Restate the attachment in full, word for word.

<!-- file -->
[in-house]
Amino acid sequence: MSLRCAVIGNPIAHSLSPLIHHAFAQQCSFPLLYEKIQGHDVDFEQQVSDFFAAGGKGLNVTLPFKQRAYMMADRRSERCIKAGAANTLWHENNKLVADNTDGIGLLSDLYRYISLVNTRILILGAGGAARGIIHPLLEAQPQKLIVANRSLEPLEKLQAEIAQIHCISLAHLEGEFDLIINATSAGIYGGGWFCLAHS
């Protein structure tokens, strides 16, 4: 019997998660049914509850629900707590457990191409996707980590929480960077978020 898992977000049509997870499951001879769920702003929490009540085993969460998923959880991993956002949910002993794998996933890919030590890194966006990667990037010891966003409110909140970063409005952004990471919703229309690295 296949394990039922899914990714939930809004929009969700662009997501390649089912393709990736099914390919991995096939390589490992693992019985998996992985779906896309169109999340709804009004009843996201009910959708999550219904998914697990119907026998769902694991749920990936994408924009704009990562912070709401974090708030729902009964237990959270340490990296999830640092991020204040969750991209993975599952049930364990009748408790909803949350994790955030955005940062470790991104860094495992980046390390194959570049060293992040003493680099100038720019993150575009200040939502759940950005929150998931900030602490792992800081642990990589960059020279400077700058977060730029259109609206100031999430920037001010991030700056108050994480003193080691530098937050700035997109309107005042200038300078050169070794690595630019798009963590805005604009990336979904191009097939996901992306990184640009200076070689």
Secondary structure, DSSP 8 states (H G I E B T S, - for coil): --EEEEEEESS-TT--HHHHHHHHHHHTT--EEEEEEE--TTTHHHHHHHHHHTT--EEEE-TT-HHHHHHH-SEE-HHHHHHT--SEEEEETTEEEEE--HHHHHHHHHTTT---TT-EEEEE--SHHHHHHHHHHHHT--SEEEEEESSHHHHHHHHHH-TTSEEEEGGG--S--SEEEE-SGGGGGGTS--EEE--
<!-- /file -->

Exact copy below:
[in-house]
Amino acid sequence: MSLRCAVIGNPIAHSLSPLIHHAFAQQCSFPLLYEKIQGHDVDFEQQVSDFFAAGGKGLNVTLPFKQRAYMMADRRSERCIKAGAANTLWHENNKLVADNTDGIGLLSDLYRYISLVNTRILILGAGGAARGIIHPLLEAQPQKLIVANRSLEPLEKLQAEIAQIHCISLAHLEGEFDLIINATSAGIYGGGWFCLAHS
């Protein structure tokens, strides 16, 4: 019997998660049914509850629900707590457990191409996707980590929480960077978020 898992977000049509997870499951001879769920702003929490009540085993969460998923959880991993956002949910002993794998996933890919030590890194966006990667990037010891966003409110909140970063409005952004990471919703229309690295 296949394990039922899914990714939930809004929009969700662009997501390649089912393709990736099914390919991995096939390589490992693992019985998996992985779906896309169109999340709804009004009843996201009910959708999550219904998914697990119907026998769902694991749920990936994408924009704009990562912070709401974090708030729902009964237990959270340490990296999830640092991020204040969750991209993975599952049930364990009748408790909803949350994790955030955005940062470790991104860094495992980046390390194959570049060293992040003493680099100038720019993150575009200040939502759940950005929150998931900030602490792992800081642990990589960059020279400077700058977060730029259109609206100031999430920037001010991030700056108050994480003193080691530098937050700035997109309107005042200038300078050169070794690595630019798009963590805005604009990336979904191009097939996901992306990184640009200076070689």
Secondary structure, DSSP 8 states (H G I E B T S, - for coil): --EEEEEEESS-TT--HHHHHHHHHHHTT--EEEEEEE--TTTHHHHHHHHHHTT--EEEE-TT-HHHHHHH-SEE-HHHHHHT--SEEEEETTEEEEE--HHHHHHHHHTTT---TT-EEEEE--SHHHHHHHHHHHHT--SEEEEEESSHHHHHHHHHH-TTSEEEEGGG--S--SEEEE-SGGGGGGTS--EEE--